The Guggenheim Museum Turns 50

The Larkin Company of Buffalo, N.Y., made soap. but more than suds, the company helped invent modern marketing. In the late 19th century, Larkin began to sell mail-order products for the laundry and bath with elaborate premiums: lamps, music stands, rocking chairs. The business exploded and by the turn of the new century the company needed a new building to handle all the orders. John Larkin, the founder, wanted the great Chicago architect Louis Sullivan, who'd built the innovative steel-framed Guaranty Building in downtown Buffalo, to design it. But a Larkin lieutenant, Darwin Martin, had another idea. He wanted to hire a 35-year-old hotshot Sullivan protégé named Frank Lloyd Wright. Wright was gaining fame in the Midwest for his radical "Prairie" houses, but he'd never built anything as ambitious as the Larkin Building—and may have indulged in a little résumé inflation about his experience in commercial architecture. But he got the job in 1902 and began work on the design. (Story continued below...)

Wright's most celebrated building today, and justly so, is the Solomon R. Guggenheim Museum in New York, which opened in 1959, just months after the architect's death at age 91. Now, as the museum is about to commemorate its 50th birthday with an exhibition devoted to Wright's work (opening May 15), it's worth a look back at Wright's first great large-scale project, which, with the Guggenheim, arguably bookends his career. The Larkin's interior plan was revolutionary in the world of business, and within its mighty brick walls, it expressed the optimism of its era and the excitement of a booming city. There's just one problem: you can't visit the Larkin. The building is a ghost now. All that's left of it is a fragment of one massive brick pier left in the corner of a parking lot where it once stood.

Behind the Larkin commission, as in most of Wright's great projects, was an adventurous client, one who would remain a stalwart friend in the architect's turbulent life. Martin, then vice president, had started at the company as a bookkeeping apprentice at the age of 13. Quick-minded and a born workaholic, he rose rapidly, eventually inventing an elaborate card system to track the ballooning orders and invoices. What made Wright's plan for the Larkin Building unique was the way it organized that Niagara of paper and the staff who handled it. Outside, the imposing building was a fortress against its grimy industrial neighborhood. But inside it was airy, planned around a skylit, sun-filled, five-story atrium. The executives sat there together at long desks, not in private offices, so the 1,800 clerical workers could overlook them from the upper-floor balconies along the sides—an arrangement that symbolized the openness of the Larkin corporate culture. On the building's exterior was inscribed the motto: HONEST LABOR NEEDS NO MASTER.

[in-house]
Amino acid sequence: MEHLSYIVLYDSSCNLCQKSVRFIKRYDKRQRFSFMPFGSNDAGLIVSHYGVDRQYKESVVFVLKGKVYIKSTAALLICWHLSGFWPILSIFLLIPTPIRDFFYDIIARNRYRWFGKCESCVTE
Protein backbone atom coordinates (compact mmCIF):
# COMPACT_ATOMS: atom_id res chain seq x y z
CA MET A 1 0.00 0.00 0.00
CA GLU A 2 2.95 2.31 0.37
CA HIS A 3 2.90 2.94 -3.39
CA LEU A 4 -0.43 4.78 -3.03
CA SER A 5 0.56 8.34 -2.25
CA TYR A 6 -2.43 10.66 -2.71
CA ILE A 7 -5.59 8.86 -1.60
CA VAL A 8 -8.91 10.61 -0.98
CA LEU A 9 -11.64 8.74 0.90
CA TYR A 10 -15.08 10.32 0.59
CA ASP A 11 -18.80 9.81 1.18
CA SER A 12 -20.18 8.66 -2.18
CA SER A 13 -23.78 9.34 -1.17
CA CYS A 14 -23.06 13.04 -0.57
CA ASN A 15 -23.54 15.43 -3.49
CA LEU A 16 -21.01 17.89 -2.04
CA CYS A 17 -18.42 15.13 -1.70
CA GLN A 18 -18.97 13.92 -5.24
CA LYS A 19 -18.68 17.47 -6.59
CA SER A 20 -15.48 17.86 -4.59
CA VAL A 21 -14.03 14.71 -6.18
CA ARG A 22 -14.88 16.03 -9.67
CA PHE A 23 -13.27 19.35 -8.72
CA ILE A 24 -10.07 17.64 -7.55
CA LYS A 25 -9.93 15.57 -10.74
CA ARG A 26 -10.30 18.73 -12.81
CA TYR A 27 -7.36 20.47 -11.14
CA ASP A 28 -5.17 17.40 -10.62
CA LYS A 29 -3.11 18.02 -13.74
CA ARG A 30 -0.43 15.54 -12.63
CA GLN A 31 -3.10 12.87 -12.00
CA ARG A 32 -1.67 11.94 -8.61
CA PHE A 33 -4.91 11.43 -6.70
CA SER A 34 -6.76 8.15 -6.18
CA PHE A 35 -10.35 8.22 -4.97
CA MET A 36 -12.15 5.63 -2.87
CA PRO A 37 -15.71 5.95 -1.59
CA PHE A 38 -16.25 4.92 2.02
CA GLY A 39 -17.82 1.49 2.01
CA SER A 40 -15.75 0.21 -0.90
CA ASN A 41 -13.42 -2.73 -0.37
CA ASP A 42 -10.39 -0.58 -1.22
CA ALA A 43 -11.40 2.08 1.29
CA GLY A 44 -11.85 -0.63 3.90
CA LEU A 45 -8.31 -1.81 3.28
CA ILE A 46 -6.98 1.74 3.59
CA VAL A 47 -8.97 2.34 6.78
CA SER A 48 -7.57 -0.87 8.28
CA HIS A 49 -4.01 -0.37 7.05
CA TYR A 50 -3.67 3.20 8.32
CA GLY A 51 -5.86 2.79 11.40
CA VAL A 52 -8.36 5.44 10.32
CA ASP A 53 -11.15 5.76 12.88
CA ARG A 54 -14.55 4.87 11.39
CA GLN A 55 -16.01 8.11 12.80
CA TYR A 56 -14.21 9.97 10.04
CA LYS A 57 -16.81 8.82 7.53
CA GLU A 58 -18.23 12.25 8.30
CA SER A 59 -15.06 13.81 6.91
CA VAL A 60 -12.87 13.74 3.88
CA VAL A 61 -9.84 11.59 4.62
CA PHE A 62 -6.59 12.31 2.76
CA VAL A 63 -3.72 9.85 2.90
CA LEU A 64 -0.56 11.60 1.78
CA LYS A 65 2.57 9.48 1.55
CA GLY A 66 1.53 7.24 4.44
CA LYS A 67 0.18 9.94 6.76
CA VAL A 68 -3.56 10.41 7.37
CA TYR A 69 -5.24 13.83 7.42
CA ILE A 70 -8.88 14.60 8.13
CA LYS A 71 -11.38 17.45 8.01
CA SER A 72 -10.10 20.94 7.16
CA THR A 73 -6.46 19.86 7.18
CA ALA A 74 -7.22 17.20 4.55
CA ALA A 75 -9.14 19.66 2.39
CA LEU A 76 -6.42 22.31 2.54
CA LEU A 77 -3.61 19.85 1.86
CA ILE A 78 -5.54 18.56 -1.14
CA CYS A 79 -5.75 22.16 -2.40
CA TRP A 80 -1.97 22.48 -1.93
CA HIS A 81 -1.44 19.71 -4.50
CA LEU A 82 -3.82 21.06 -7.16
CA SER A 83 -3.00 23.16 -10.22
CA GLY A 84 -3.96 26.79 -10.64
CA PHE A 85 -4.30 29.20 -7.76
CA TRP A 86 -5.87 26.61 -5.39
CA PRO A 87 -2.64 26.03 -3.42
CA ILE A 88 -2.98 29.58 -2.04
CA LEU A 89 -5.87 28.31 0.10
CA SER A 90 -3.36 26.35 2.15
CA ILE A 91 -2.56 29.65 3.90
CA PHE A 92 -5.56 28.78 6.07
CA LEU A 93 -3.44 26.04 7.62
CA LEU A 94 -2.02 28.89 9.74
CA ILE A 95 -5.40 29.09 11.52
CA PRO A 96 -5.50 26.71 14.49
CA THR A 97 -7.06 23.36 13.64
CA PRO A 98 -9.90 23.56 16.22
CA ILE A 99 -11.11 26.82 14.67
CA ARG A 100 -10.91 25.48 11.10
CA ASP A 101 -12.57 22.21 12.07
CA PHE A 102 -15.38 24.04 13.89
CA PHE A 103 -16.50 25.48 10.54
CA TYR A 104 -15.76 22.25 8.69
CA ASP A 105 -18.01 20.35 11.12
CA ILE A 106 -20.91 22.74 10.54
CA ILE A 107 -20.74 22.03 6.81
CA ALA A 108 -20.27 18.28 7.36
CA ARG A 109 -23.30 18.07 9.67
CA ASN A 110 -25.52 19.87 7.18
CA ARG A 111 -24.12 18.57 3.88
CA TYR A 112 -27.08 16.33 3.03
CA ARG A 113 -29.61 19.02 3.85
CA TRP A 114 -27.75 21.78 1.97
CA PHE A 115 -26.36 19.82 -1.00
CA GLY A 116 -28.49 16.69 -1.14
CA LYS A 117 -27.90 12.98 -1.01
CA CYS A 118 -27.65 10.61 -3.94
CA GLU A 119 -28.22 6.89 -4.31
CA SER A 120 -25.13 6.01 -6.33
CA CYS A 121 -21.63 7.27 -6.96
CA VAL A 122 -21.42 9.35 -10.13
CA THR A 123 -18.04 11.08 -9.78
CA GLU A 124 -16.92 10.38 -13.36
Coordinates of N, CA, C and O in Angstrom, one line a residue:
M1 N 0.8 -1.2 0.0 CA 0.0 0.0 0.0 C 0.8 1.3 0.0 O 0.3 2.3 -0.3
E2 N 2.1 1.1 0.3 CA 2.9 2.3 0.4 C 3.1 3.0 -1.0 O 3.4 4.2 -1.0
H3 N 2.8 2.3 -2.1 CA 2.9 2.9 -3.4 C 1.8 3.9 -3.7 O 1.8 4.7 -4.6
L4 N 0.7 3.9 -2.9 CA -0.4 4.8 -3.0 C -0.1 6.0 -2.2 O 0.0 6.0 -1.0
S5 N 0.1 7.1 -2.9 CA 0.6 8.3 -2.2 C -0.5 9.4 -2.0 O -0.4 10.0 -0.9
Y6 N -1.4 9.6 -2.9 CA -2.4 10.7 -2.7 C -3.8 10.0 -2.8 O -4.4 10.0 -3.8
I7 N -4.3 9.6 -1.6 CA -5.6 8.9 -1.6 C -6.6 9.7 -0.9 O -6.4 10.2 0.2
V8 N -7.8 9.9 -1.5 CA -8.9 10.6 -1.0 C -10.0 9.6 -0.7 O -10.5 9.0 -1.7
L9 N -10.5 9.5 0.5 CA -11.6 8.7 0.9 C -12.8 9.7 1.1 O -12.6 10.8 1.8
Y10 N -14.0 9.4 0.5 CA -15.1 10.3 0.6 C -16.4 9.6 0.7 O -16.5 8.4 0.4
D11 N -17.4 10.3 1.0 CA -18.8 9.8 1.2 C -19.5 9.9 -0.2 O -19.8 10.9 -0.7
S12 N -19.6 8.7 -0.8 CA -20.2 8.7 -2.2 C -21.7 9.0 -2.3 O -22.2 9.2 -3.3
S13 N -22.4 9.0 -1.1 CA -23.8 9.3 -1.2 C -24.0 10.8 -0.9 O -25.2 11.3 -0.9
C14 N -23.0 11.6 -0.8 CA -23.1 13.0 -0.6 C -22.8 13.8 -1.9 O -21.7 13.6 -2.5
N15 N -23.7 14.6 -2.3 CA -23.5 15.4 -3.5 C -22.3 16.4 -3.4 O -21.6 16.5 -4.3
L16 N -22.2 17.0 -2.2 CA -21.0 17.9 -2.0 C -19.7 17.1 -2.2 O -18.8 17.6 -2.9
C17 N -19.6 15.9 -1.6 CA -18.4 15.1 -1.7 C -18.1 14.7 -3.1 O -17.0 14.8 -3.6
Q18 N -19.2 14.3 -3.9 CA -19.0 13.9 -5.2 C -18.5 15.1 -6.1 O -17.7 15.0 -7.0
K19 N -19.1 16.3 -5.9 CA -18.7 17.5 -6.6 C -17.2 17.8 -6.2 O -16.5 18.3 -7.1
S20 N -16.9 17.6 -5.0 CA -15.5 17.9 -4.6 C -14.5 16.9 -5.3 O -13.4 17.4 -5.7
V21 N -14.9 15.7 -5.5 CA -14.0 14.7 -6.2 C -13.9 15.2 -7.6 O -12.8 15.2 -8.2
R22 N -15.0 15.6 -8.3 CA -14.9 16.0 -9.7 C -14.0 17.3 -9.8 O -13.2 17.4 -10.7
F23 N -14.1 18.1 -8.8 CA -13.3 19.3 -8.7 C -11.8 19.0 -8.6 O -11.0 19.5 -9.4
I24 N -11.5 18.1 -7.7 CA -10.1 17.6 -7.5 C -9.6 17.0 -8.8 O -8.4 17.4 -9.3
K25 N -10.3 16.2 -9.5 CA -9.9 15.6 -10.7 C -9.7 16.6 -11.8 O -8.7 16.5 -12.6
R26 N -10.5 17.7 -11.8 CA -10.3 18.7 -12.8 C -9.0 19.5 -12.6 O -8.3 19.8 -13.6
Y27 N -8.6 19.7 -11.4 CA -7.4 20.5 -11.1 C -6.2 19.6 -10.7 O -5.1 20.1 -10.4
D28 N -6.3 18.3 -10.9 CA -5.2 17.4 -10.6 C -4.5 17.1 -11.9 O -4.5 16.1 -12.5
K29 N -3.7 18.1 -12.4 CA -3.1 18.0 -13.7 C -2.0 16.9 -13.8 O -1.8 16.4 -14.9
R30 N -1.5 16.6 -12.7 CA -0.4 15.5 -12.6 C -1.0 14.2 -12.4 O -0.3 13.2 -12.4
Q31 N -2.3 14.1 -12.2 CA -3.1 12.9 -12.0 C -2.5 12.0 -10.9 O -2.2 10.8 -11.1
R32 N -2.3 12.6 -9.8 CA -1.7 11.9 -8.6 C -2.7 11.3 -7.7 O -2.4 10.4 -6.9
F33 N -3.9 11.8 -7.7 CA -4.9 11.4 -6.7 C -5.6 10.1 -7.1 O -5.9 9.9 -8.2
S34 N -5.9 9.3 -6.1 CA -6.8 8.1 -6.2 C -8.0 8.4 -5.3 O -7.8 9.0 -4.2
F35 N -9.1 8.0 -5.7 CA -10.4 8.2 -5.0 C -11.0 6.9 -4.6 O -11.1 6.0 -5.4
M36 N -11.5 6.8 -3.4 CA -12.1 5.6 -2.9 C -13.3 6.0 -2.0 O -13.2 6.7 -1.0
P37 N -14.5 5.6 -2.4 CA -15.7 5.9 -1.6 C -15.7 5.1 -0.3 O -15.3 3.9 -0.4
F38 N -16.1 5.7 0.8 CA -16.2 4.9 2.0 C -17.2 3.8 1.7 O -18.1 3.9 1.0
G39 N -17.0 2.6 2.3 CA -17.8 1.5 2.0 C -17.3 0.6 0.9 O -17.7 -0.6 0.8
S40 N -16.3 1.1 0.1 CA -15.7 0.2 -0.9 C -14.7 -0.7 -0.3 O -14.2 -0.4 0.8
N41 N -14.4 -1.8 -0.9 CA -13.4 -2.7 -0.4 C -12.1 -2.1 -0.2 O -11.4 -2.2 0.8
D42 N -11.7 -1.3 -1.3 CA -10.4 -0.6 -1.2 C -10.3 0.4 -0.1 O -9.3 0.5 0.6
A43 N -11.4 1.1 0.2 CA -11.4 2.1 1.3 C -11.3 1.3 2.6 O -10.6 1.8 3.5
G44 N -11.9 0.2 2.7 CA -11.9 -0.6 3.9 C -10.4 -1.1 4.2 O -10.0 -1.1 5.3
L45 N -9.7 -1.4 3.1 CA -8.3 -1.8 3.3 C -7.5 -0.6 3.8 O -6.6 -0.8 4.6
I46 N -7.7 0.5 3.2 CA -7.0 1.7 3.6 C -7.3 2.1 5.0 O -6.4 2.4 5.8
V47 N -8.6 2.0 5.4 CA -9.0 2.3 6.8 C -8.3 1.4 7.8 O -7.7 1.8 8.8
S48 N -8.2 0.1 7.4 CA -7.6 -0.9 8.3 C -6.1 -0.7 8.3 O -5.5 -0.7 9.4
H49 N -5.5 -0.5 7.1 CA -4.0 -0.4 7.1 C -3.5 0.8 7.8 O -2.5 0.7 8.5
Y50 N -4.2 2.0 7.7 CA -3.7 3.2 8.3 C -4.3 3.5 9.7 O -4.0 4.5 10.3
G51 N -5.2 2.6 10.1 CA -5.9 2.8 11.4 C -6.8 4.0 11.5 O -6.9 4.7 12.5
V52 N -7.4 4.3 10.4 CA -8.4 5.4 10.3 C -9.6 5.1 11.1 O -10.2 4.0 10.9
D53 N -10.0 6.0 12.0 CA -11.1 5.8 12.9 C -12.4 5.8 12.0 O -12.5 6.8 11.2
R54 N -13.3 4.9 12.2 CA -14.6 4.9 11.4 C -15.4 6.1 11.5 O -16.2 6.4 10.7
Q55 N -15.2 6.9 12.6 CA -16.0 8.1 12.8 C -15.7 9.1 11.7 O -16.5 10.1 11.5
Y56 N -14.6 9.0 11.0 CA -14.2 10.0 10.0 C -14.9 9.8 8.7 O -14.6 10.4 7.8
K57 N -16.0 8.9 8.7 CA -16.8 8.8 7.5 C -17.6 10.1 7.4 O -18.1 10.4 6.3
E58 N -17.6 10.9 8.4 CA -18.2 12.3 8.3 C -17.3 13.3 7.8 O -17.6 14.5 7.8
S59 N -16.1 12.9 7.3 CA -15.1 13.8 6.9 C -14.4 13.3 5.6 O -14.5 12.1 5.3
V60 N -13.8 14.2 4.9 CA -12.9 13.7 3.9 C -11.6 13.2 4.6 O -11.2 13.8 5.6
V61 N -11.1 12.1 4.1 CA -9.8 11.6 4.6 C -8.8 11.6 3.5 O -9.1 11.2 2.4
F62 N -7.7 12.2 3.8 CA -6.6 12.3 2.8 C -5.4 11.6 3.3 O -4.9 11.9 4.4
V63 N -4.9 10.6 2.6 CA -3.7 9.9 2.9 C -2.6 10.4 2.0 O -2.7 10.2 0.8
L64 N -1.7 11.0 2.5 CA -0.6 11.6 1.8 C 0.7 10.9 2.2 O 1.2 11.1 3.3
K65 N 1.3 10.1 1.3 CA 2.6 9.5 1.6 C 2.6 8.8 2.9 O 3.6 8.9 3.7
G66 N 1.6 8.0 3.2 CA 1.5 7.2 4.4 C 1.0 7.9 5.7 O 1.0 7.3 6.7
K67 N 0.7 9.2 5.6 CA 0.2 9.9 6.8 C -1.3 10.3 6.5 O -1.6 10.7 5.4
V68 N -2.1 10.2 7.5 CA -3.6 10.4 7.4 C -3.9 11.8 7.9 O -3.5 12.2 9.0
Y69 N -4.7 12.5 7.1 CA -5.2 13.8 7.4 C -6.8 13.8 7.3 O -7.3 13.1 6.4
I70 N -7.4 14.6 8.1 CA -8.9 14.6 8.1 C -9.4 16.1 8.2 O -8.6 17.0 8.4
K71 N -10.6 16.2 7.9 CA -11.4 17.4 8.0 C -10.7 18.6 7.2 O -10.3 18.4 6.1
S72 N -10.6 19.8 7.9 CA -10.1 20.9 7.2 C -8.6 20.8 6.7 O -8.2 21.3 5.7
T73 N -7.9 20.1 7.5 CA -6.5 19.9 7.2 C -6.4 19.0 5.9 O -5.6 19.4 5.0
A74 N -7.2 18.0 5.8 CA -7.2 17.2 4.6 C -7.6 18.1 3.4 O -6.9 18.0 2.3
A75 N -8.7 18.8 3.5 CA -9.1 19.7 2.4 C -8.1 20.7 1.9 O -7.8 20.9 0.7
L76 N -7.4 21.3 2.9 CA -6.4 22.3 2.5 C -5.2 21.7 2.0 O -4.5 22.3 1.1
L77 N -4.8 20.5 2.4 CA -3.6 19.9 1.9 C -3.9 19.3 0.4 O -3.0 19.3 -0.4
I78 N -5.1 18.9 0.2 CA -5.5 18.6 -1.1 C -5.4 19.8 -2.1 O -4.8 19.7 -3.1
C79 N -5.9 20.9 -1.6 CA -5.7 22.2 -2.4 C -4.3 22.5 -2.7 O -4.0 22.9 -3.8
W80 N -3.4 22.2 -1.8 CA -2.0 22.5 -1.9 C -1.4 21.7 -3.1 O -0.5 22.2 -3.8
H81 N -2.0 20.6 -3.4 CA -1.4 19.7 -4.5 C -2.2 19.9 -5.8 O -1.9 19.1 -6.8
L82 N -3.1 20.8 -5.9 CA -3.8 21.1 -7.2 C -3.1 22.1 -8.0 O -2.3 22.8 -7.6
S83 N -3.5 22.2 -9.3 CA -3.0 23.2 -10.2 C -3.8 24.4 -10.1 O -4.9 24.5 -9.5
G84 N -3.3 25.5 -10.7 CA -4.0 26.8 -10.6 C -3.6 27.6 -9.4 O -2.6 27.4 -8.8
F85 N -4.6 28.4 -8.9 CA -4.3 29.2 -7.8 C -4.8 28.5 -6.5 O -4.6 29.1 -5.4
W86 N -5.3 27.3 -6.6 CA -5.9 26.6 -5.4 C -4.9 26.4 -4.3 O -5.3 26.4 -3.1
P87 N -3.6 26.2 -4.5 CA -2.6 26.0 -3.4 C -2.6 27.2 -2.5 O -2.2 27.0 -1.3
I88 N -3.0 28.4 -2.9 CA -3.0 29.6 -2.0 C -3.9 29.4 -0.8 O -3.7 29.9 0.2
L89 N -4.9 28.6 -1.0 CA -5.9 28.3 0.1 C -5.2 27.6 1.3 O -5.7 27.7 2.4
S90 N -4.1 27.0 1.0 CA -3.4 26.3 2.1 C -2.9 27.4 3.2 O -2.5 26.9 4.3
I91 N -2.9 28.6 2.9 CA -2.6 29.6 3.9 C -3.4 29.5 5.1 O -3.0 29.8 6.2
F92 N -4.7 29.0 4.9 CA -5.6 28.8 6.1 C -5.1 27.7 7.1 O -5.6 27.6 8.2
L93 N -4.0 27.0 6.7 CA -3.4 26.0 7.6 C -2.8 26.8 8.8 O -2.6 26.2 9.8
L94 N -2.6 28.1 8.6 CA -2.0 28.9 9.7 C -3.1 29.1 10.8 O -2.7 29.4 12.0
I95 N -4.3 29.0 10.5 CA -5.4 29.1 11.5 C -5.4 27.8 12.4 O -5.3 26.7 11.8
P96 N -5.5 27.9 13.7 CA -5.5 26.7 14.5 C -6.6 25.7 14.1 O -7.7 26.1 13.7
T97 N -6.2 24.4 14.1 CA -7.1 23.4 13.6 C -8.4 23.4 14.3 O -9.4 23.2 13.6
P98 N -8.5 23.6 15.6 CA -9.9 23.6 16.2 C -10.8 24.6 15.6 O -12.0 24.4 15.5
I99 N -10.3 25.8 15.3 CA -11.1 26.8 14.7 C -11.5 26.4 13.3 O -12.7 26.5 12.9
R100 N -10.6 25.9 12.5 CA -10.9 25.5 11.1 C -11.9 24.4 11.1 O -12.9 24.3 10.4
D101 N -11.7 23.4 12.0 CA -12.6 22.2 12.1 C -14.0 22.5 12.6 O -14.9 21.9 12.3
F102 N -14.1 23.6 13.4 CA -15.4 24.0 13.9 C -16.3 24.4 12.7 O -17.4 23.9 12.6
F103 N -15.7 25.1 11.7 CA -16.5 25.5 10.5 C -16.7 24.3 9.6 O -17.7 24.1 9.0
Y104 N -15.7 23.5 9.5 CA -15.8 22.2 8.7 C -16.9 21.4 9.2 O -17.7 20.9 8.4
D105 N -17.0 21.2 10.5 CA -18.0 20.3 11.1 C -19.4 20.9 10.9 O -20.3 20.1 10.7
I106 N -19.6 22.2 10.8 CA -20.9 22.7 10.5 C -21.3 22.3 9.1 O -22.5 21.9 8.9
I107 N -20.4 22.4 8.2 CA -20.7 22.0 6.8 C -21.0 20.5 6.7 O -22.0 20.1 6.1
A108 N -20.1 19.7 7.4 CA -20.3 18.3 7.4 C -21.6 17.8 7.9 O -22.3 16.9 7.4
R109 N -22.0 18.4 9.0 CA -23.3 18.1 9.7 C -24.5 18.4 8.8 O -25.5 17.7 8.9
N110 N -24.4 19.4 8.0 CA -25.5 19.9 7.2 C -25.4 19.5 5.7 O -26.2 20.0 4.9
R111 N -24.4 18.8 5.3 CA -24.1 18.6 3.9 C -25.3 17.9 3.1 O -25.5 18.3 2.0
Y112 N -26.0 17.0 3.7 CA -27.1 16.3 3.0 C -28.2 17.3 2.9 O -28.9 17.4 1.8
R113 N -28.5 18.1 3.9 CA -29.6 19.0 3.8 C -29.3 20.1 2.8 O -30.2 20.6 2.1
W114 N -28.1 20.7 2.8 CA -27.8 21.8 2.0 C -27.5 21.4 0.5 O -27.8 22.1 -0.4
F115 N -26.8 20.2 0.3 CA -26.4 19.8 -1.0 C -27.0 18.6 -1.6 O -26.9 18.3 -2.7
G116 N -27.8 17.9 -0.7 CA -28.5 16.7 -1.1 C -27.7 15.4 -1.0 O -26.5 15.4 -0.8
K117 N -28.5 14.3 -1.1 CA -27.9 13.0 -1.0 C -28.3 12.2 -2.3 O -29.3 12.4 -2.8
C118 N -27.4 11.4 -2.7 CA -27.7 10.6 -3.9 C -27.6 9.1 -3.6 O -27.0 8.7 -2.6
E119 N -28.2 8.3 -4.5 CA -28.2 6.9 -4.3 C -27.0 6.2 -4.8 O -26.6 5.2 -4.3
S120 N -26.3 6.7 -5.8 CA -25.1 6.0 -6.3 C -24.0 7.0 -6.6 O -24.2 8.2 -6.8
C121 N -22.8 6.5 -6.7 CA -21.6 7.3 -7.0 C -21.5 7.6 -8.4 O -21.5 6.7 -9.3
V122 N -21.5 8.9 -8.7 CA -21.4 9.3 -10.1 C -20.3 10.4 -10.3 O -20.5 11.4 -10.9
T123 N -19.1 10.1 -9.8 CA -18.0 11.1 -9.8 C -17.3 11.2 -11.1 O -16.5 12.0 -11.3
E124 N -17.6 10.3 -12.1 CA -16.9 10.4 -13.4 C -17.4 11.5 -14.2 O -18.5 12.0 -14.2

The Larkin Building opened in 1906 and worked like a machine. Huge sacks of mail—thousands of pieces each day—were delivered to the basement and then taken up in elevators; the orders made their way down to clerks on the lower floors (some worker bees zipped around on roller skates to make deliveries)—not unlike the way Wright would later imagine the Guggenheim's visitors spiraling down to the bottom of the museum, notes historian Jack Quinan, author of "Frank Lloyd Wright's Larkin Building." ("The fascinating thing for me," he says, "is that it could all be done on a PC on a desk today.") The Larkin did take advantage of the latest technologies—letters were dictated on Edison's graphophones—and it had air conditioning, the first steel office furniture (designed by Wright) and toilets clamped to the walls for ease in mopping the floors. The entire enterprise was an expression of the new ideas about space and time that were sweeping through the culture.

Martin remained Wright's steadfast friend and patron, and he was one of the few. Three years after the Larkin Building was completed, Wright left his wife and six children and ran off with his mistress, who was murdered five years later by a deranged servant (the basis of the bestselling novel, "Loving Frank"). It was Martin to whom the architect often turned for money and sympathy as his scandalous personal life exacted a heavy price on his career. In 1906, Martin and his family had moved into a home he'd commissioned from Wright, in a leafy Buffalo neighborhood with curving streets laid out by Frederick Law Olmsted. It was an extravagant Prairie house, a low-lying structure with deep, overhanging eaves that cost an astonishing $173,000. The architect saw to every detail—he designed the poles that held the clotheslines, the art-glass windows (even in the stables) and a dramatic 100-foot pergola that extended from the front hall to a conservatory. By 1926, when Wright designed Graycliff, a lakeside summer house for Martin, he had almost no clients—and was even jailed briefly on a morals charge that same year, stemming from his liaison with Olgivanna, who would become his third and last wife (she and other Wright consorts are taken up in this year's fascinating T. C. Boyle novel "The Women").